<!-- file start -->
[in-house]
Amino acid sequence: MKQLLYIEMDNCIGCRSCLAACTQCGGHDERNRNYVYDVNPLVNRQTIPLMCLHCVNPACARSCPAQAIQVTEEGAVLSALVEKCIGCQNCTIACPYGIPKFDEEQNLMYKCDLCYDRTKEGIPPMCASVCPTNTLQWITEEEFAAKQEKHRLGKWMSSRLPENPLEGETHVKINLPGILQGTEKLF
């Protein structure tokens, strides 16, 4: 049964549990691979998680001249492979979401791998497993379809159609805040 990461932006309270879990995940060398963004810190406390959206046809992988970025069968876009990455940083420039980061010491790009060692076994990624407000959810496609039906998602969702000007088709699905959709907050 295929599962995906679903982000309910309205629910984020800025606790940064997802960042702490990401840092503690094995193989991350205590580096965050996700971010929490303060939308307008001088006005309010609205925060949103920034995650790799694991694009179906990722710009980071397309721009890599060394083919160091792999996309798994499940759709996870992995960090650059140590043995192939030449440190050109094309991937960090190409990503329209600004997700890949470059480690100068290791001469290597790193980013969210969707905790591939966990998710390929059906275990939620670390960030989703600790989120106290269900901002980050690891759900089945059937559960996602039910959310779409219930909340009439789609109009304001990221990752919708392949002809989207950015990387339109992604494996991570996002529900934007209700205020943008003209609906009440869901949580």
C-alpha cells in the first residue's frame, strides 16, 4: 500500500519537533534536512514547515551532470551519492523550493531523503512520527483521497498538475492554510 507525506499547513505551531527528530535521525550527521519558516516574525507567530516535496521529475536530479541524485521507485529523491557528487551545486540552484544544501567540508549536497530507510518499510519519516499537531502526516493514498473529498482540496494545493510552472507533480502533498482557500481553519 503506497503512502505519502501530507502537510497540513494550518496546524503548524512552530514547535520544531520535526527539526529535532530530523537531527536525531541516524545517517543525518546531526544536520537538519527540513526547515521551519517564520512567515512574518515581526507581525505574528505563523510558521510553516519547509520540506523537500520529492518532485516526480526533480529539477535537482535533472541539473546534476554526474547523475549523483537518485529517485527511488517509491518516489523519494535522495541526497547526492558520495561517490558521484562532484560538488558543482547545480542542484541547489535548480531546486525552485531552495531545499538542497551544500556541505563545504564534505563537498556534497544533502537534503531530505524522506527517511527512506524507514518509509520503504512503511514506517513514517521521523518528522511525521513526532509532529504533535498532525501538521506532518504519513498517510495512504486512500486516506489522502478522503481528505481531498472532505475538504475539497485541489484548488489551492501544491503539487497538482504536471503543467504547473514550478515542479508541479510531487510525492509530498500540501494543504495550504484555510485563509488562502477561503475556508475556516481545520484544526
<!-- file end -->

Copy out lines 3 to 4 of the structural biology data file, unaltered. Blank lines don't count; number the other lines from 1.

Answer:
């Protein structure tokens, strides 16, 4: 049964549990691979998680001249492979979401791998497993379809159609805040 990461932006309270879990995940060398963004810190406390959206046809992988970025069968876009990455940083420039980061010491790009060692076994990624407000959810496609039906998602969702000007088709699905959709907050 295929599962995906679903982000309910309205629910984020800025606790940064997802960042702490990401840092503690094995193989991350205590580096965050996700971010929490303060939308307008001088006005309010609205925060949103920034995650790799694991694009179906990722710009980071397309721009890599060394083919160091792999996309798994499940759709996870992995960090650059140590043995192939030449440190050109094309991937960090190409990503329209600004997700890949470059480690100068290791001469290597790193980013969210969707905790591939966990998710390929059906275990939620670390960030989703600790989120106290269900901002980050690891759900089945059937559960996602039910959310779409219930909340009439789609109009304001990221990752919708392949002809989207950015990387339109992604494996991570996002529900934007209700205020943008003209609906009440869901949580």
C-alpha cells in the first residue's frame, strides 16, 4: 500500500519537533534536512514547515551532470551519492523550493531523503512520527483521497498538475492554510 507525506499547513505551531527528530535521525550527521519558516516574525507567530516535496521529475536530479541524485521507485529523491557528487551545486540552484544544501567540508549536497530507510518499510519519516499537531502526516493514498473529498482540496494545493510552472507533480502533498482557500481553519 503506497503512502505519502501530507502537510497540513494550518496546524503548524512552530514547535520544531520535526527539526529535532530530523537531527536525531541516524545517517543525518546531526544536520537538519527540513526547515521551519517564520512567515512574518515581526507581525505574528505563523510558521510553516519547509520540506523537500520529492518532485516526480526533480529539477535537482535533472541539473546534476554526474547523475549523483537518485529517485527511488517509491518516489523519494535522495541526497547526492558520495561517490558521484562532484560538488558543482547545480542542484541547489535548480531546486525552485531552495531545499538542497551544500556541505563545504564534505563537498556534497544533502537534503531530505524522506527517511527512506524507514518509509520503504512503511514506517513514517521521523518528522511525521513526532509532529504533535498532525501538521506532518504519513498517510495512504486512500486516506489522502478522503481528505481531498472532505475538504475539497485541489484548488489551492501544491503539487497538482504536471503543467504547473514550478515542479508541479510531487510525492509530498500540501494543504495550504484555510485563509488562502477561503475556508475556516481545520484544526